A more accessible drag & drop
Organizing your items in collections and stacks is an essential part of the Dropmark workflow.
During development of Dropmark for iOS, we saw the opportunity for a more natural way to interact with your items: drag and drop.
Back in June 2017, Apple unveiled the drag and drop API for iOS 11, and we instantly fell in love with the inter-app drag and drop gestures on the iPad Pro. It’s so easy. You can pick up text, a link, or even an entire file, and place it exactly where you want it in your Dropmark collection.
Currently, Apple’s official API is the sole option for systemwide drag & drop. This bit of magic is limited to people with the newest iPad Pros running the latest iOS. We challenged ourselves to broaden this experience for all iOS users.
We are proud to announce:
StackedCollectionView. An open-source Swift library to standardize the drag & drop experience.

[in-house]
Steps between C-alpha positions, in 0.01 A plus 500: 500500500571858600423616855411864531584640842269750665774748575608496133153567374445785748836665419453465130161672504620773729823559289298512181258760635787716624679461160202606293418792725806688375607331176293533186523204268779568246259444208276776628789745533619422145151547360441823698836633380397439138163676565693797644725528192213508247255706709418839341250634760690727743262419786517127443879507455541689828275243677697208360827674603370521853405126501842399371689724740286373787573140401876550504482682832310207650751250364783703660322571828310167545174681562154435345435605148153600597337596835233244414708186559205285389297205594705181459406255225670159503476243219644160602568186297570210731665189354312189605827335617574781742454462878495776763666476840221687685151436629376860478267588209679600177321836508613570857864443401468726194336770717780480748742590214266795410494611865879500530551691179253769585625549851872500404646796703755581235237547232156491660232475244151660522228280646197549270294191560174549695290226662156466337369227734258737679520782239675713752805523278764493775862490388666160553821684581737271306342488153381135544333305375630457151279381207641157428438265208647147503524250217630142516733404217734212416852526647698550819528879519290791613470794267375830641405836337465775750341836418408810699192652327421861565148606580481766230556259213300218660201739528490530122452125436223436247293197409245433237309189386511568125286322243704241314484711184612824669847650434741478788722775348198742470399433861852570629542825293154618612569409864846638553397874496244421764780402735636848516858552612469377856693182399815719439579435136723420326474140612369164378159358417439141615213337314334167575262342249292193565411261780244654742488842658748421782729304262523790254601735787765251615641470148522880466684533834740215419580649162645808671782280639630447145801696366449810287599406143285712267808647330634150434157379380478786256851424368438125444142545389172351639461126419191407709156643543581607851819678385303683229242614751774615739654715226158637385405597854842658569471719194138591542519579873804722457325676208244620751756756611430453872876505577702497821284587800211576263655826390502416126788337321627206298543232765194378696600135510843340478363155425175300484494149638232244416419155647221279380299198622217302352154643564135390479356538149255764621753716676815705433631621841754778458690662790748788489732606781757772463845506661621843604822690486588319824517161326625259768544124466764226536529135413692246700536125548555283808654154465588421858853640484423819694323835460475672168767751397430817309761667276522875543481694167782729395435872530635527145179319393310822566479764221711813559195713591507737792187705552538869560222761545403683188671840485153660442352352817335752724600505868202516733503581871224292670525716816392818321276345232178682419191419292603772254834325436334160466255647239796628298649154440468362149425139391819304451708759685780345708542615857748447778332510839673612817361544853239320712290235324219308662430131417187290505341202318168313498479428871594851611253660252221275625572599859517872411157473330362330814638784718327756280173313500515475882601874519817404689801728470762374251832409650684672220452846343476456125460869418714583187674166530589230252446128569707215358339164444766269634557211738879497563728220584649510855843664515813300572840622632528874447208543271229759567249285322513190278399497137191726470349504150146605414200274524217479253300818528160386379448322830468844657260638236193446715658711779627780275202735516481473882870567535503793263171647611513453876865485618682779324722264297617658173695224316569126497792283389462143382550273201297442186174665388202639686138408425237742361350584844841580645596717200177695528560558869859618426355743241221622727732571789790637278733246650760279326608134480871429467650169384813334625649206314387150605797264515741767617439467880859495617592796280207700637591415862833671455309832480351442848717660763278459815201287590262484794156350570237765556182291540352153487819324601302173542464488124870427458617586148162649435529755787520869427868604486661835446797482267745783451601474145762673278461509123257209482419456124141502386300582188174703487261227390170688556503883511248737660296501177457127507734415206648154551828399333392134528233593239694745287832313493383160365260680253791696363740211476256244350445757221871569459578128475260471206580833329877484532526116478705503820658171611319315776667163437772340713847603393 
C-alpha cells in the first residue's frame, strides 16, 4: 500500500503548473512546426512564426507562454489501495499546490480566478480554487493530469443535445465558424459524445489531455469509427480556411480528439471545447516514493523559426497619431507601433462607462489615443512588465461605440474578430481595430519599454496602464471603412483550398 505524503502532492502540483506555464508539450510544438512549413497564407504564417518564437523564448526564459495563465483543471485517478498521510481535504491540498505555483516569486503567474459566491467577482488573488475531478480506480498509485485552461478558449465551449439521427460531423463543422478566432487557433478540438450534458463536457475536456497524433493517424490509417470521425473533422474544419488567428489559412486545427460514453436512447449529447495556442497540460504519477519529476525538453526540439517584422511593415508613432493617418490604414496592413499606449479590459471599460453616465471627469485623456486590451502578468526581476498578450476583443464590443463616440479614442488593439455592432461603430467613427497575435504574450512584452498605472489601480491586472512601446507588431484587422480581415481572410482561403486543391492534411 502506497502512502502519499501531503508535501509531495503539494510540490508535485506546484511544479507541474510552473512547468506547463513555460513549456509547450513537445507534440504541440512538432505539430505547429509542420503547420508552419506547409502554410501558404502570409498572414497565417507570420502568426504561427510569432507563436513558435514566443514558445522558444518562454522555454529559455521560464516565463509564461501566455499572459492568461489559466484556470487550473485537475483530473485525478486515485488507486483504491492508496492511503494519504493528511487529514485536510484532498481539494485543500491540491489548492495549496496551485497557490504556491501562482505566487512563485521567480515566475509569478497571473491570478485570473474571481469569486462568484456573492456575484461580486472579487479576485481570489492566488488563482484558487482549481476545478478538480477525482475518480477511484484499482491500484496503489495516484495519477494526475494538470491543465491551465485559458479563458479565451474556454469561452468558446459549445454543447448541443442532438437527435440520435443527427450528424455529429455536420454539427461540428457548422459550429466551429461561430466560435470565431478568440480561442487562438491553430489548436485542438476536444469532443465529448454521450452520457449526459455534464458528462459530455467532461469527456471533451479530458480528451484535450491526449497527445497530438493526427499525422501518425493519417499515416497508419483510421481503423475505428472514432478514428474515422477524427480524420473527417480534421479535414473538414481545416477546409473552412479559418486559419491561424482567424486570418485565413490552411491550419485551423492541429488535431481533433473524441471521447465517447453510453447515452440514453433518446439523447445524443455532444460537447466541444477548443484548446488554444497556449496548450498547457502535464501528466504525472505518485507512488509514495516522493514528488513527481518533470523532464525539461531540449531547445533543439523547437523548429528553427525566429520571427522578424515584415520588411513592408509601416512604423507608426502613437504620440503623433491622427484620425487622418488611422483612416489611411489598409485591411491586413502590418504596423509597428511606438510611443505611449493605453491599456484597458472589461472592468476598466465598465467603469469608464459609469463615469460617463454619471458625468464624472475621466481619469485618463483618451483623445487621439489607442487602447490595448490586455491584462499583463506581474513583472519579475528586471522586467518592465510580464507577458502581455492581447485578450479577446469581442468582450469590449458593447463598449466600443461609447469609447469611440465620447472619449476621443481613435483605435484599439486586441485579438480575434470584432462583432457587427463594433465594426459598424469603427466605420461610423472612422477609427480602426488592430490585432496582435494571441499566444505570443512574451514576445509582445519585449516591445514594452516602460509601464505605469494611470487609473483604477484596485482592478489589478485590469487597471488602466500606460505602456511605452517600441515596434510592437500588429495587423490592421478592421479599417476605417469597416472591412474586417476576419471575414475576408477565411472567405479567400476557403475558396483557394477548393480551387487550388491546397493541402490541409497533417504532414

StackedCollectionView is a
UICollectionViewFlowLayout subclass, providing an easy way to integrate drag & drop into your existing collection view. This structure peacefully coexists with iOS 11’s drag & drop, enabling you to support drag & drop on older operating systems, while still making use of Apple’s API on iOS 11.
Learning the Apple way
Apple introduced a rearrangeable home screen way back in iOS 1.1.3, and iOS 4.0 saw the addition of folders. Organizing and classifying apps quickly became a centerpiece of the iOS experience.
By emulating gestures from the iOS home screen, our app users could intuitively use familiar gestures to organize their content.
Let’s get technical
StackedCollectionView takes action as soon as an item is long pressed. The thumbnail snaps to the user’s finger, and our drag session begins.
As the user traces the screen, we analyze the underlying cell for trigger points (quickly to maintain a smooth frame rate on older devices). Like the iOS home screen, we focused on a nuanced “pressure zone” around each item. When the finger pauses briefly above the outer 30% of an item’s bounds, a “reorder” gesture is triggered and the underlying item shifts of the way.
When the user pauses within the inner 70%, we trigger a “stack” gesture, and the cluster below animates to receive our drag item.
When the finger lifts off the screen, animations are committed, and the item settles into place. A set of delegate methods provide hooks to update your local model, send a network request, or add extra animation awesomeness.